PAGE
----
Sunday, July 15, 2012

Types of Excuse: Greater Good

This post is continuing a series on the moral concept of "excuse", aiming to show how a theory that says that morality is primarily concerned with evaluating malleable desires - rather than actions - accounts for a substantial part of our moral practices.

A part of our moral practice includes the opportunity to offer an excuse to defend oneself from moral condemnation.

An excuse is a claim that blocks the inference from an act that appears to be wrong at first glance (an act that a person with good desires would not have performed) to the desires of the agent who performed the act. It says, in effect, "You cannot use this act to infer that I have desires that people generally have many and strong reason to condemn."

The excuse of Accident and False Belief blame the state on either the unavoidable laws of nature or false but responsibly acquired beliefs. The excuse of Denying Harm and Consent deny that a person with good desires would have performed the act because precautions were taken to ensure that no harm was done and one had the consent of all people intimately involved (or their guardians).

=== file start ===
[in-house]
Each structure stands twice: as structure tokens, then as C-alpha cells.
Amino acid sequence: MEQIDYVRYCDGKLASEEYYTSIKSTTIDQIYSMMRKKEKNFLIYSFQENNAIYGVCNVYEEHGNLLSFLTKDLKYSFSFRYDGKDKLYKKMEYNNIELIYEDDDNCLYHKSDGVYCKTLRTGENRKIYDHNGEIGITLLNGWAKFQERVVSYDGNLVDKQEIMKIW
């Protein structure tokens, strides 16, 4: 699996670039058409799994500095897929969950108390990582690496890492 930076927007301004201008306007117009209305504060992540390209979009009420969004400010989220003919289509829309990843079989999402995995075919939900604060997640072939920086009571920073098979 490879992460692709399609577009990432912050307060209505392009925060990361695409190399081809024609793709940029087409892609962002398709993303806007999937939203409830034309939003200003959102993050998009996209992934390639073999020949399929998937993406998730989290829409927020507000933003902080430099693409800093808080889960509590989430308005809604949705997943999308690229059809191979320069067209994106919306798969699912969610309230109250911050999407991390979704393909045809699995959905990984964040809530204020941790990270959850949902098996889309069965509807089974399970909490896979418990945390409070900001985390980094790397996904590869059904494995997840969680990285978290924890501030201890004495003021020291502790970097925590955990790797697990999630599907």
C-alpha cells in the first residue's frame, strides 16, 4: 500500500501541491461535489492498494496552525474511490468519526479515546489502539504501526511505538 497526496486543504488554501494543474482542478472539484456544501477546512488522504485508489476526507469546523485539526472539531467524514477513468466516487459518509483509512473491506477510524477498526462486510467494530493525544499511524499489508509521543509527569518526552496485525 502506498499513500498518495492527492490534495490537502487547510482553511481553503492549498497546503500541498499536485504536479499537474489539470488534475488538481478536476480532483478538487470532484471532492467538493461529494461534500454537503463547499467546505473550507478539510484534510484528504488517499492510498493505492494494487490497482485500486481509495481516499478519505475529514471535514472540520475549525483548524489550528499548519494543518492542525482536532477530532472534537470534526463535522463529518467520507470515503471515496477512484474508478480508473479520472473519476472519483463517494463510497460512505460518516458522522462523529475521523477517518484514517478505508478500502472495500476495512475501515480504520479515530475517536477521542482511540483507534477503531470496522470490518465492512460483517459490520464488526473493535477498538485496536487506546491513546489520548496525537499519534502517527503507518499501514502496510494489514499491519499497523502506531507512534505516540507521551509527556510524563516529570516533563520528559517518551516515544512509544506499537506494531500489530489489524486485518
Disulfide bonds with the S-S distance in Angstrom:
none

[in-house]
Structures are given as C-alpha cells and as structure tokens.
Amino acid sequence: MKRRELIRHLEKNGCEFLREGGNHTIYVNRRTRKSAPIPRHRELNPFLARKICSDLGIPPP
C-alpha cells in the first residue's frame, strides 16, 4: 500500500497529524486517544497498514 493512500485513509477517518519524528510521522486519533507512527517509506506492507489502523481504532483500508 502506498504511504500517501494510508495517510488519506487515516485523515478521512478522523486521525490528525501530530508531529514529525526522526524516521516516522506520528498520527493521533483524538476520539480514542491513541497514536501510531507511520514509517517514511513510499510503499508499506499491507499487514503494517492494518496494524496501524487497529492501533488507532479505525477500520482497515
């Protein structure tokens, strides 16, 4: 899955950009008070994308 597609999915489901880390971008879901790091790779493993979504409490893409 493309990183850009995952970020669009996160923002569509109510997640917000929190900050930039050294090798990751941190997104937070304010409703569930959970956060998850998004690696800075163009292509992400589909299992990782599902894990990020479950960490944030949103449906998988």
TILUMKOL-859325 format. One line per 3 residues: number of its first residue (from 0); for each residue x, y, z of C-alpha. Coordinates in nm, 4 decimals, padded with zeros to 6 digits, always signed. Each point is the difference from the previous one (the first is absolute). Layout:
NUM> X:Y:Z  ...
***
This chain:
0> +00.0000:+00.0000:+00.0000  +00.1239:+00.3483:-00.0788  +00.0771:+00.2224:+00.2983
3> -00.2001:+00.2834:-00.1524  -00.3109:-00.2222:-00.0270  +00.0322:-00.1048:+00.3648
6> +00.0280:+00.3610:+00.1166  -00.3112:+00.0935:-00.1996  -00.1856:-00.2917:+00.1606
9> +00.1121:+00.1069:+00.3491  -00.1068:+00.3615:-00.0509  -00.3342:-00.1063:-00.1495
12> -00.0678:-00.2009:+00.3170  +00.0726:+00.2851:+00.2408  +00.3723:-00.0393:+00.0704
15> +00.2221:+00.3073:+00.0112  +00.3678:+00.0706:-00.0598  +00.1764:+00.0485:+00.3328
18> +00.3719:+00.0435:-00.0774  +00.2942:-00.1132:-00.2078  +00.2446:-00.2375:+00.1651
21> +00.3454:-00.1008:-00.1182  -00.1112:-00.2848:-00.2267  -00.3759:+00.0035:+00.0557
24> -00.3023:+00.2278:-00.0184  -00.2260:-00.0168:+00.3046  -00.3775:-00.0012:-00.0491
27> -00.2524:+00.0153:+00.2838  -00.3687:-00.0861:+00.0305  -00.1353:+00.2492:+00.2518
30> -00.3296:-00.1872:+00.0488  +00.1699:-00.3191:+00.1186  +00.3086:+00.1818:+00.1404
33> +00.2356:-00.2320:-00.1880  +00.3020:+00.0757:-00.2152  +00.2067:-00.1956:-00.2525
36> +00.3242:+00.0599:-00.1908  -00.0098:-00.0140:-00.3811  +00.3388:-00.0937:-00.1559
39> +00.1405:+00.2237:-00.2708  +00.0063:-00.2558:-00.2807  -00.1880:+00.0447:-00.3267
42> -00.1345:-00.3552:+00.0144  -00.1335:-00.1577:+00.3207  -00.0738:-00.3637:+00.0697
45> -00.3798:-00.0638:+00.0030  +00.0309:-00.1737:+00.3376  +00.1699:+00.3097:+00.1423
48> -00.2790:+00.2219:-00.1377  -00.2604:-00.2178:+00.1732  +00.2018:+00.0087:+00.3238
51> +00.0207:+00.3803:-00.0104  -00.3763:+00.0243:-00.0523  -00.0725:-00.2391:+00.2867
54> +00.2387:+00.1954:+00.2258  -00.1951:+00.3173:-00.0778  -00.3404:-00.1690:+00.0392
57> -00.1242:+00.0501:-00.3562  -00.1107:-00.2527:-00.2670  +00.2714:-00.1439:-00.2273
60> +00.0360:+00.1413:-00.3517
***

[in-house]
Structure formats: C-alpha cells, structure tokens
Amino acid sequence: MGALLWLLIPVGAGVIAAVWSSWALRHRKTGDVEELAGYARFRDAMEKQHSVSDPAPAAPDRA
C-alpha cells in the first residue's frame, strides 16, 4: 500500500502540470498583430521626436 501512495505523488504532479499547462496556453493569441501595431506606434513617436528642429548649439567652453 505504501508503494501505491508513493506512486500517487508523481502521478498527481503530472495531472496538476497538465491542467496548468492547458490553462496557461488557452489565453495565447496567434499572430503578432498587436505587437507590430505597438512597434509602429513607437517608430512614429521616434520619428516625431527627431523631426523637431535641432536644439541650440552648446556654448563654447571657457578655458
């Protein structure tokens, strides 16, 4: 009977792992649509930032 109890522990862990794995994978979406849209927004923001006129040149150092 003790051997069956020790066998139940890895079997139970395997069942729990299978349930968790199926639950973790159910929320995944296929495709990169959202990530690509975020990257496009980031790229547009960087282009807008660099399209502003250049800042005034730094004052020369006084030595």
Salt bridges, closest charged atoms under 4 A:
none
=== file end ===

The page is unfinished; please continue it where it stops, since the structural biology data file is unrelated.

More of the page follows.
In his posting, I will present the case of Greater Good. When using this excuse, the agent claims, "Yes, a person with good desires would not have acted as I did in ordinary circumstances. However, in these extraordinary circumstances she would have sacrificed that lesser good for a greater good."

Here are two examples in which the excuse of "greater good" is applicable.

Example 1: A driver is in her way to a meeting. On the way, the car ahead of her blows a tire and runs off the road. The driver stops to aid the people in the other car. She tries to call for help and discovers that there is no cell phone coverage. While she stays to help the victims of the accident, she sends the next car ahead to call for help. As a result, she leaves the people she had promised to meet waiting for her - a state that a person with good desires would want to avoid.

Example 2: A father and daughter are out fishing when the child is stung by a bee. She starts to get an allergic reaction. The father cannot find the keys to his own car. However, there is another car nearby with the keys inside. The owner of that car is nowhere in sight. He throws his daughter into the car and speeds her to the hospital. A person with good desires is averse to taking the property of another without their consent. But he is also averse to letting his child die.

In both of these cases, the agent appeals to a greater good to excuse their action. The greater good is a desire that, in a good person, would have outweighed the violated interest that the good person also would have had.

In offering this excuse, it must actually be the case that the greater good has been served. This means that, in this case of conflict, the agent acted on what people generally have reason to promote as the stronger desire. Speeding through a school zone to make it on time to work is seen as a poor excuse.